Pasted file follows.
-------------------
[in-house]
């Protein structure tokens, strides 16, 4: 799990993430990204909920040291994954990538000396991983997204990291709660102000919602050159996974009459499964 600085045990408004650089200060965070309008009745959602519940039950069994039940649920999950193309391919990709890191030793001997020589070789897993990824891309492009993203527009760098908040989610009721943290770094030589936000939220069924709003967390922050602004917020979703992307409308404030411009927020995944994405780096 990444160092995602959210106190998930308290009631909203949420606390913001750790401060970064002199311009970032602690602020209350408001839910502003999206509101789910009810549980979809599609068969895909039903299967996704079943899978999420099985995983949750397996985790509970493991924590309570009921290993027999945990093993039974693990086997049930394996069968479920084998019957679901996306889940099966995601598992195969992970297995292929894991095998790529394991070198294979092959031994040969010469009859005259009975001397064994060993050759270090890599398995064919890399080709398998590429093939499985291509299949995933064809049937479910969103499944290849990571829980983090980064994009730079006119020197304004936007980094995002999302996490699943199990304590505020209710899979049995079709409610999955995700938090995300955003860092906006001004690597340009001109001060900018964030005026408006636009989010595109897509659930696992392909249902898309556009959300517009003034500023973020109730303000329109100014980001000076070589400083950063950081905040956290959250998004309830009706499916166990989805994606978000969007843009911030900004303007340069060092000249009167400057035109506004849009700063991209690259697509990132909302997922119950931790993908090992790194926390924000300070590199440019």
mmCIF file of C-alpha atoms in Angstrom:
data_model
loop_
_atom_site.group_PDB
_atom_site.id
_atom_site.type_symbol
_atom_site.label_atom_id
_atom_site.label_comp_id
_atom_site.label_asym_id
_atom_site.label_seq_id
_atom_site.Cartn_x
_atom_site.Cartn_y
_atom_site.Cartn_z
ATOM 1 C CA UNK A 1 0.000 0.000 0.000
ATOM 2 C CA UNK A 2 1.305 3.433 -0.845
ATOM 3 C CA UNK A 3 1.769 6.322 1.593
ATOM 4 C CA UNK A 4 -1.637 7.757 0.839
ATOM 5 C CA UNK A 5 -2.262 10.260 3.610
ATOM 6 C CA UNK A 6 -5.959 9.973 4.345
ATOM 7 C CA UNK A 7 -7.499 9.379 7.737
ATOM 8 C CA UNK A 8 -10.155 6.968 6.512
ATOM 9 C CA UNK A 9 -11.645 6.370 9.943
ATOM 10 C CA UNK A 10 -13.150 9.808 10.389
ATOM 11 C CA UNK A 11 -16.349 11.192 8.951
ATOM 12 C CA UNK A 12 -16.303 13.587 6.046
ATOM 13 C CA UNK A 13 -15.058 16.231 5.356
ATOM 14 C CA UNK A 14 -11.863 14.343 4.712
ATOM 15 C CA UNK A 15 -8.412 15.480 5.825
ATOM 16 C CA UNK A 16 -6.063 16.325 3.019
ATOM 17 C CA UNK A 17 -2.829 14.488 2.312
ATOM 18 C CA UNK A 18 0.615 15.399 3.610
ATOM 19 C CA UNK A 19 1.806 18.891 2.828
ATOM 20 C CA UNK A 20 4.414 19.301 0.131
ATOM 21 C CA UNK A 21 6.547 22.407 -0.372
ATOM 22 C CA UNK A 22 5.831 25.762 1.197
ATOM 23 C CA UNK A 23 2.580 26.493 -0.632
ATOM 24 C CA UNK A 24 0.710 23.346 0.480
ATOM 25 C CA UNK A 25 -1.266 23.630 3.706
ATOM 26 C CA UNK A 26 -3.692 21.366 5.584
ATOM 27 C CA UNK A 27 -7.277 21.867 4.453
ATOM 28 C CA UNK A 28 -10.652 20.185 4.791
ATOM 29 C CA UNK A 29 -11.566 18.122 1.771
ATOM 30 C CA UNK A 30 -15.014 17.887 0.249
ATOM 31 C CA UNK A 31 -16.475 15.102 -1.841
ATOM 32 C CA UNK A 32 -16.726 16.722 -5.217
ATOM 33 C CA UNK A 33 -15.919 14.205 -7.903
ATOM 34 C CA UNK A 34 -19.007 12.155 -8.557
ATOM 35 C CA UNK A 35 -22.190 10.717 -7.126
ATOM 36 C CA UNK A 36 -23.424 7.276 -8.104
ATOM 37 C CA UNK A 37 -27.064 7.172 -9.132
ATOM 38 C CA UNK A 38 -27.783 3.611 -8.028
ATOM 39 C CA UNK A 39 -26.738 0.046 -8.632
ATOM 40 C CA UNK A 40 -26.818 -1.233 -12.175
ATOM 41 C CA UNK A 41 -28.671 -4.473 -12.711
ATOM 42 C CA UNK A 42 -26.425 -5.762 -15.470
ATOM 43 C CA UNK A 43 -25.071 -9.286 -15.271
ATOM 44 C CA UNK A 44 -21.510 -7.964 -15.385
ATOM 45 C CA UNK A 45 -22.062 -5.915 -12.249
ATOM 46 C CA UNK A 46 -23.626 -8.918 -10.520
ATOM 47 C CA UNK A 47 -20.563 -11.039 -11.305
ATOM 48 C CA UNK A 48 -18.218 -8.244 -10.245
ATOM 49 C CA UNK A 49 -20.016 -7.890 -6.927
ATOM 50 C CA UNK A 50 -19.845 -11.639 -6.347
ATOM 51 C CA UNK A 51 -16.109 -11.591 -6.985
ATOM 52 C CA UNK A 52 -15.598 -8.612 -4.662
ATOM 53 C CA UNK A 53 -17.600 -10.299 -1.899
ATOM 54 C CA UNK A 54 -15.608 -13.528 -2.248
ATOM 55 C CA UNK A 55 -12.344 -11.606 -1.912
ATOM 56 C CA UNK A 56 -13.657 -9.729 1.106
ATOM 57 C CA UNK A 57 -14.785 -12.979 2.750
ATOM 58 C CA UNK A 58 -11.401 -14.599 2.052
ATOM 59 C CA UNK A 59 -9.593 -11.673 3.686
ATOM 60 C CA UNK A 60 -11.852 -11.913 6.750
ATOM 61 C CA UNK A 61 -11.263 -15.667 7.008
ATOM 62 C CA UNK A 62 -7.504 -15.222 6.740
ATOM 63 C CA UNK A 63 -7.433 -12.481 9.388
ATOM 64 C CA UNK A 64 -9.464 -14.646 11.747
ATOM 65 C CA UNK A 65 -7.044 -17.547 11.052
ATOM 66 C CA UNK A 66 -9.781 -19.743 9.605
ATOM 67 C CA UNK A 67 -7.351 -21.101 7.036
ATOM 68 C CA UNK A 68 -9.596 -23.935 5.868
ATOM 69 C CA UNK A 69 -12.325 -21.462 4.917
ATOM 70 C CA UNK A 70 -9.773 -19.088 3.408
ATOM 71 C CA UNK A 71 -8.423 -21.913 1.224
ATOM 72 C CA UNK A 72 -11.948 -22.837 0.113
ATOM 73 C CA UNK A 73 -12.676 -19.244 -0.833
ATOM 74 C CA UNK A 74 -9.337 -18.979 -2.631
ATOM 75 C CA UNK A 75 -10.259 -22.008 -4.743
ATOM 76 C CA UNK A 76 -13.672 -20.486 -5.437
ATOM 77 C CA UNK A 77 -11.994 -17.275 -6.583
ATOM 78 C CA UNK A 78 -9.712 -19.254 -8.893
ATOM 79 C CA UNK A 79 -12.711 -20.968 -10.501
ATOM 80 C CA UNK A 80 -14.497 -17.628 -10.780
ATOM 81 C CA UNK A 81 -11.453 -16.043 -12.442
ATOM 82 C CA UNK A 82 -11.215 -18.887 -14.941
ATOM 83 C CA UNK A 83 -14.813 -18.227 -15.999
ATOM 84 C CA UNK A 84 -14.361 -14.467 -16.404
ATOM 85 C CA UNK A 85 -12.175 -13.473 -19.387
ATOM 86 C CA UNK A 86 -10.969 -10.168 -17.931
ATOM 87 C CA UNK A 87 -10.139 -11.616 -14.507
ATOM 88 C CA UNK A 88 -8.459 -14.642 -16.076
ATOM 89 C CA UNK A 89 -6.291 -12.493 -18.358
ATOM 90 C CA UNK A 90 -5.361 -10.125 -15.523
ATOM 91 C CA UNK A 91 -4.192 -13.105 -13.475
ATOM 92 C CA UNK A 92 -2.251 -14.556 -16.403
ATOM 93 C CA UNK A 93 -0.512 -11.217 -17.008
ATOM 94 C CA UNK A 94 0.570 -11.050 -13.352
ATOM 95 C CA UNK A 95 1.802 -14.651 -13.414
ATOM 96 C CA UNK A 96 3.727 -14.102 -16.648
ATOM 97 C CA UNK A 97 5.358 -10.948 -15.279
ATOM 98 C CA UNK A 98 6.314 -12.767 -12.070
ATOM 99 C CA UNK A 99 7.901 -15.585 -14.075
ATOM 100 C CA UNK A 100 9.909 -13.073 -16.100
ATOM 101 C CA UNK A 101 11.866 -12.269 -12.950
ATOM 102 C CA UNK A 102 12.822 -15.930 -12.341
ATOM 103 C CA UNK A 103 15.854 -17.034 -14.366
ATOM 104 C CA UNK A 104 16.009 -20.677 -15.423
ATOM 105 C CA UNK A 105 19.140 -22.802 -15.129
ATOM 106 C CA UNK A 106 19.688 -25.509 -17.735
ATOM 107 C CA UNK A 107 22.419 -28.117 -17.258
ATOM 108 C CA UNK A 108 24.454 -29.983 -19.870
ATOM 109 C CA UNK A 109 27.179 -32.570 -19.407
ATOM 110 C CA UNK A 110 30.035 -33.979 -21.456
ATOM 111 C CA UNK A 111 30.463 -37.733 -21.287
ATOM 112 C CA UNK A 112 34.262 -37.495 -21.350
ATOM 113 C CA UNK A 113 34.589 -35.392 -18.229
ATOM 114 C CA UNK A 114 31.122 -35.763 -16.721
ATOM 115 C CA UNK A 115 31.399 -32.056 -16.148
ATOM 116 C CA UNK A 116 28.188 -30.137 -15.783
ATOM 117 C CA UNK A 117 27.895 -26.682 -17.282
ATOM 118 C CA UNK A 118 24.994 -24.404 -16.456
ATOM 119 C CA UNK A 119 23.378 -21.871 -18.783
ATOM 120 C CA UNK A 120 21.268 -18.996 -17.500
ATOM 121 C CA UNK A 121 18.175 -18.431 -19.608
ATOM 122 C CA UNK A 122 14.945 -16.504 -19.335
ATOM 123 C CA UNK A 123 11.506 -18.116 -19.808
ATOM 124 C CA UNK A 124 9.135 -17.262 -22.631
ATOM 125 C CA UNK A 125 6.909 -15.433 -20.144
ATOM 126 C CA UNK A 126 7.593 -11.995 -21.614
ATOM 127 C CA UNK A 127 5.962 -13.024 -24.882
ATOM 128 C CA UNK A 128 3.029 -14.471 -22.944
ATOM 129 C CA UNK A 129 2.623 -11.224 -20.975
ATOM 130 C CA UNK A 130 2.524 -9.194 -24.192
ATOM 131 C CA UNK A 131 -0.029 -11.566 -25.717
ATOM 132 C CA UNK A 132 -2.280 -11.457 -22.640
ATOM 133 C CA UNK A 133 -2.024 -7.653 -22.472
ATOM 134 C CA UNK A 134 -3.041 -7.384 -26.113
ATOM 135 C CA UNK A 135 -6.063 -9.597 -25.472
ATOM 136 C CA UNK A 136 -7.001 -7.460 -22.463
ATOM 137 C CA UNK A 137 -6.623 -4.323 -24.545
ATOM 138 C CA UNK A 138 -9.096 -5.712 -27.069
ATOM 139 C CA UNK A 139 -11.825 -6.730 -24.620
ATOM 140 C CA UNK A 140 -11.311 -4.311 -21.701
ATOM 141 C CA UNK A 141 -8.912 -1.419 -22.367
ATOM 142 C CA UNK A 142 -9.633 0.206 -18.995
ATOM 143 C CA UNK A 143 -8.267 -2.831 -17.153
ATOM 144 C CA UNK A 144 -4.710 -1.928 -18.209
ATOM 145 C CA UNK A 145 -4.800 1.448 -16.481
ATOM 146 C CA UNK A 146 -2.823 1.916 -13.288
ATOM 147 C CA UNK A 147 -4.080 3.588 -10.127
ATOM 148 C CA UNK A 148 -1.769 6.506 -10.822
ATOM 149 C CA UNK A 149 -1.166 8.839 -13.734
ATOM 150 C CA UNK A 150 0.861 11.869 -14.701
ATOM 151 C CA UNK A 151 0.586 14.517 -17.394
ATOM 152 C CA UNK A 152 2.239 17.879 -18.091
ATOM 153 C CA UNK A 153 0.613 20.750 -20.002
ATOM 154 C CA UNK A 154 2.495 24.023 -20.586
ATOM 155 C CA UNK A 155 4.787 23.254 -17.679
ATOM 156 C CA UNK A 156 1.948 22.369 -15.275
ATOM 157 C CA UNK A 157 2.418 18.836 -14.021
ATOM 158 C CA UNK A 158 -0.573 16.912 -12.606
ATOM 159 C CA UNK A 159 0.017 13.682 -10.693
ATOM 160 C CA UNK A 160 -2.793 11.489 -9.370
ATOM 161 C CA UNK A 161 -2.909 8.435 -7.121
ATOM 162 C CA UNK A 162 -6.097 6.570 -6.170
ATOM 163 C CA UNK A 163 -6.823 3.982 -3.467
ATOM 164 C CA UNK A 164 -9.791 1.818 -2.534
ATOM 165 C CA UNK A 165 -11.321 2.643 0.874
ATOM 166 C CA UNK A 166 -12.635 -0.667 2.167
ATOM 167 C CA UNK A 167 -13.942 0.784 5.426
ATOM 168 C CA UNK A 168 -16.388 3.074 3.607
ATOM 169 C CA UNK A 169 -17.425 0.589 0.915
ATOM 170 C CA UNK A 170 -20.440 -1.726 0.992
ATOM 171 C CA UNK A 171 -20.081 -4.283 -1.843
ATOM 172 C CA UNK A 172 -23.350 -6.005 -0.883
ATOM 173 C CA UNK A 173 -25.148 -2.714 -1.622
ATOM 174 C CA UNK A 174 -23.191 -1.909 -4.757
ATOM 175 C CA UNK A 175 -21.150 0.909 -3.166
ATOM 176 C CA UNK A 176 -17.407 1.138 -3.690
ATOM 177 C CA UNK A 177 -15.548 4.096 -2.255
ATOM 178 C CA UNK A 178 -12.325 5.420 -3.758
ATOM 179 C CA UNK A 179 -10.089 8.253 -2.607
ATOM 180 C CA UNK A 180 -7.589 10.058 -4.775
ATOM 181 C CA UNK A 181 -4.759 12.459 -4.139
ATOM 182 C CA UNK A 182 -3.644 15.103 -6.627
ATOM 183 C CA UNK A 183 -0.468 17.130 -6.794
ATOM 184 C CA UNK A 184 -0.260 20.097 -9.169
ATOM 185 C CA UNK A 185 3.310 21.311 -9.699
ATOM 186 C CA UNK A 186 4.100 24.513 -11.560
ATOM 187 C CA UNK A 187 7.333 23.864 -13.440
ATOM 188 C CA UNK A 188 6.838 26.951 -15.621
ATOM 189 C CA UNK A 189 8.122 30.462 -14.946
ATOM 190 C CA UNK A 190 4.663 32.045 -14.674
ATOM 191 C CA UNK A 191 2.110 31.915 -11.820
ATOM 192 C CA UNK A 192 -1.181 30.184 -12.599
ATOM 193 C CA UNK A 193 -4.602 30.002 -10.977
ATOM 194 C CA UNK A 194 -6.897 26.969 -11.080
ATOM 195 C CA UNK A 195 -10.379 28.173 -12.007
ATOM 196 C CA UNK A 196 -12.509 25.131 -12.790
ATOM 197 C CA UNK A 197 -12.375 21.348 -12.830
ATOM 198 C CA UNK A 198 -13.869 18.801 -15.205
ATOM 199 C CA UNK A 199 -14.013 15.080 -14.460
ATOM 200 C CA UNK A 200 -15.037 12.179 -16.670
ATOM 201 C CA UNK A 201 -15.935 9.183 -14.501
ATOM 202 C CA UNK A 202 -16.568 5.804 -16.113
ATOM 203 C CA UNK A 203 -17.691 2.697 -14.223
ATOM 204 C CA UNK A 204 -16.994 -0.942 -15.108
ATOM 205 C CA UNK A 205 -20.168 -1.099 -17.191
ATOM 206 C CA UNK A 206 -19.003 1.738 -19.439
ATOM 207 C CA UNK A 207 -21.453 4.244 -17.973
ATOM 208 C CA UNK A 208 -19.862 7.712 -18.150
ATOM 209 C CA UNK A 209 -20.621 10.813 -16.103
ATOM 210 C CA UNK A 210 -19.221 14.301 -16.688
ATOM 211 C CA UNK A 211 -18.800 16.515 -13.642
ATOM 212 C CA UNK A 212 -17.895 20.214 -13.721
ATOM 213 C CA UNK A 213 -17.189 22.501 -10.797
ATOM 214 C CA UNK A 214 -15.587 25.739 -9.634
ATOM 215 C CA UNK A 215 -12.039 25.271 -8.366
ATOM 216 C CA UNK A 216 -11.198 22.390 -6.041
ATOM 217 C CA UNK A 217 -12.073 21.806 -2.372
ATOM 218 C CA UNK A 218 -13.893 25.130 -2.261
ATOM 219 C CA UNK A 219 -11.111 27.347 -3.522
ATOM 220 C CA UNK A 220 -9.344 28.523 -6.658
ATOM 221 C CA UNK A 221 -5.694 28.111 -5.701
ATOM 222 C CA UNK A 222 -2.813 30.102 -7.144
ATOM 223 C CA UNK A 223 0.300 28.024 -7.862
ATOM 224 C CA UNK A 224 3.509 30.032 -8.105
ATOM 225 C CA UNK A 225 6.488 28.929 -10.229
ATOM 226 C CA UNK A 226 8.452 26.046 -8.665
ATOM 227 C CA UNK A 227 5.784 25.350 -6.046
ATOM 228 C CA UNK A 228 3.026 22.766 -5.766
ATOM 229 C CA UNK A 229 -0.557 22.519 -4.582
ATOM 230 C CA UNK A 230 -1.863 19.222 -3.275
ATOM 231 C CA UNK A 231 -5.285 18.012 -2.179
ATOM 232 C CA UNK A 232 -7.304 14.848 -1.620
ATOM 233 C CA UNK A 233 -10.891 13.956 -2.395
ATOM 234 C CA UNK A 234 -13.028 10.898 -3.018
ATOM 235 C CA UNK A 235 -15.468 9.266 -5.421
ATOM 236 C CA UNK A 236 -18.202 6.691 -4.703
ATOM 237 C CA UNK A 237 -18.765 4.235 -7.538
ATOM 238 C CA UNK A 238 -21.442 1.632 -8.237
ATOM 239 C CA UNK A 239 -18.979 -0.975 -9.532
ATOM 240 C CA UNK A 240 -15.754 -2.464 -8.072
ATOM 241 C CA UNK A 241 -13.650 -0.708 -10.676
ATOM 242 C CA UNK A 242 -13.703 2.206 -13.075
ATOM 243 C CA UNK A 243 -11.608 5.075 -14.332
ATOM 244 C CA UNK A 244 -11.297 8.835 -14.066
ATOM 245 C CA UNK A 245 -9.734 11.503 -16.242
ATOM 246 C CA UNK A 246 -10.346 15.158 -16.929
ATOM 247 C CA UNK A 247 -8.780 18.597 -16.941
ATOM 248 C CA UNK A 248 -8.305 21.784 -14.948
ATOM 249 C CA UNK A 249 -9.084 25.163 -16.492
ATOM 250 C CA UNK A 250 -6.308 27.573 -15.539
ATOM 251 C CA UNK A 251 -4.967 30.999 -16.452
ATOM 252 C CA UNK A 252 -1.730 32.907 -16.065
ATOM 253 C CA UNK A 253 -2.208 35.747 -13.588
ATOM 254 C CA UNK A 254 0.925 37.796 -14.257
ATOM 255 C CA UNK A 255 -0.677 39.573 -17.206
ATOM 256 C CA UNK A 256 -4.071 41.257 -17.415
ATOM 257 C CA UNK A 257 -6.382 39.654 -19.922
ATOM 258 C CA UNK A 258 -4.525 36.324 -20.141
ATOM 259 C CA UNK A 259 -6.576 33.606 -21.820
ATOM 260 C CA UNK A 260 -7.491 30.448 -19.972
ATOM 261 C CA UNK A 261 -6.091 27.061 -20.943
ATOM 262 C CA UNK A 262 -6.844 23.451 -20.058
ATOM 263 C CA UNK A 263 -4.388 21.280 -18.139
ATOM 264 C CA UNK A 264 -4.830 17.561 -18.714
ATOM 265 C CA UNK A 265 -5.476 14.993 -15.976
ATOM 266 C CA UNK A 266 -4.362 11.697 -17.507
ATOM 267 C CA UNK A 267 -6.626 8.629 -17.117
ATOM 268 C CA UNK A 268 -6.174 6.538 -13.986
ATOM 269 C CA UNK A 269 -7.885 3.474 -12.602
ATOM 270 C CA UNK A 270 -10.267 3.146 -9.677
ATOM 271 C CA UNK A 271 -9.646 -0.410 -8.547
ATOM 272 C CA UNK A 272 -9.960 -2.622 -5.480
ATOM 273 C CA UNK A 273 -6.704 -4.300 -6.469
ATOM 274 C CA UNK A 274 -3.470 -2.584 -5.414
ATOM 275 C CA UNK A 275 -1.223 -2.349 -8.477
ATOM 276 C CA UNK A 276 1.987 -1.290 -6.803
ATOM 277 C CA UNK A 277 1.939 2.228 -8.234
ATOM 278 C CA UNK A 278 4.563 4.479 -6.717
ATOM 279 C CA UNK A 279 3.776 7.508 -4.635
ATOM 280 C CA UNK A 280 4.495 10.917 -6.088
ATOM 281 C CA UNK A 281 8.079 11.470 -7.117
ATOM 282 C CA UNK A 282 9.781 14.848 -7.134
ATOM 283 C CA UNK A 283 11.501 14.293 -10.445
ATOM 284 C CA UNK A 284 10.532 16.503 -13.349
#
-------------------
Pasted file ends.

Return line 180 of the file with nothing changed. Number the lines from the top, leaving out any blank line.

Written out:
ATOM 165 C CA UNK A 165 -11.321 2.643 0.874